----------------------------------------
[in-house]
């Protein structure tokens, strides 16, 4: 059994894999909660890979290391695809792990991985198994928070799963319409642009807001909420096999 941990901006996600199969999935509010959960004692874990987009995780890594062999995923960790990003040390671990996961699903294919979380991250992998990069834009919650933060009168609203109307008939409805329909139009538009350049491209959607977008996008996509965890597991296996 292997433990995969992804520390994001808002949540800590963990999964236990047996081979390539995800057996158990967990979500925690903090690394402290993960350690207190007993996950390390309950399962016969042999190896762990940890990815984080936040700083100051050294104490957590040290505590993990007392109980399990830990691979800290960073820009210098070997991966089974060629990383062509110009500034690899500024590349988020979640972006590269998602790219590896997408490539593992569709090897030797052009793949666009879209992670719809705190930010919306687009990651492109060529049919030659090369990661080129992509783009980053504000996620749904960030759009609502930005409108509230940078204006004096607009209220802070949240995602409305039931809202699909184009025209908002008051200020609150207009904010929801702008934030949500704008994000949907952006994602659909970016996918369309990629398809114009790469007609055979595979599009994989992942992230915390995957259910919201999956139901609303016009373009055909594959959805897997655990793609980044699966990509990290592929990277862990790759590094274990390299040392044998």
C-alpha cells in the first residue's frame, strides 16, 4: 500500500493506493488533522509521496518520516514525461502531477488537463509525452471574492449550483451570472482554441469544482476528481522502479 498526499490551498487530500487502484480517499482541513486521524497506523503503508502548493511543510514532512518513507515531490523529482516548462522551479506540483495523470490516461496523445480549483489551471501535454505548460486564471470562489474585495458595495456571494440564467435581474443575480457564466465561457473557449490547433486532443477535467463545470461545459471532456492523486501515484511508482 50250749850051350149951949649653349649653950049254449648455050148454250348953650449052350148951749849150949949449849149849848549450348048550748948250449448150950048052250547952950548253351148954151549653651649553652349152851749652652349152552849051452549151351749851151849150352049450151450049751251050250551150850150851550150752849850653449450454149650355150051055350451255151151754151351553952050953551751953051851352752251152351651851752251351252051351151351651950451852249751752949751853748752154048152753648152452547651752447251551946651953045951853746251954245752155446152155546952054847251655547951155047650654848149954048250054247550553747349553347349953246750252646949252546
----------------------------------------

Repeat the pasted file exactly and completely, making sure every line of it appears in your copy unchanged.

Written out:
[in-house]
């Protein structure tokens, strides 16, 4: 059994894999909660890979290391695809792990991985198994928070799963319409642009807001909420096999 941990901006996600199969999935509010959960004692874990987009995780890594062999995923960790990003040390671990996961699903294919979380991250992998990069834009919650933060009168609203109307008939409805329909139009538009350049491209959607977008996008996509965890597991296996 292997433990995969992804520390994001808002949540800590963990999964236990047996081979390539995800057996158990967990979500925690903090690394402290993960350690207190007993996950390390309950399962016969042999190896762990940890990815984080936040700083100051050294104490957590040290505590993990007392109980399990830990691979800290960073820009210098070997991966089974060629990383062509110009500034690899500024590349988020979640972006590269998602790219590896997408490539593992569709090897030797052009793949666009879209992670719809705190930010919306687009990651492109060529049919030659090369990661080129992509783009980053504000996620749904960030759009609502930005409108509230940078204006004096607009209220802070949240995602409305039931809202699909184009025209908002008051200020609150207009904010929801702008934030949500704008994000949907952006994602659909970016996918369309990629398809114009790469007609055979595979599009994989992942992230915390995957259910919201999956139901609303016009373009055909594959959805897997655990793609980044699966990509990290592929990277862990790759590094274990390299040392044998």
C-alpha cells in the first residue's frame, strides 16, 4: 500500500493506493488533522509521496518520516514525461502531477488537463509525452471574492449550483451570472482554441469544482476528481522502479 498526499490551498487530500487502484480517499482541513486521524497506523503503508502548493511543510514532512518513507515531490523529482516548462522551479506540483495523470490516461496523445480549483489551471501535454505548460486564471470562489474585495458595495456571494440564467435581474443575480457564466465561457473557449490547433486532443477535467463545470461545459471532456492523486501515484511508482 50250749850051350149951949649653349649653950049254449648455050148454250348953650449052350148951749849150949949449849149849848549450348048550748948250449448150950048052250547952950548253351148954151549653651649553652349152851749652652349152552849051452549151351749851151849150352049450151450049751251050250551150850150851550150752849850653449450454149650355150051055350451255151151754151351553952050953551751953051851352752251152351651851752251351252051351151351651950451852249751752949751853748752154048152753648152452547651752447251551946651953045951853746251954245752155446152155546952054847251655547951155047650654848149954048250054247550553747349553347349953246750252646949252546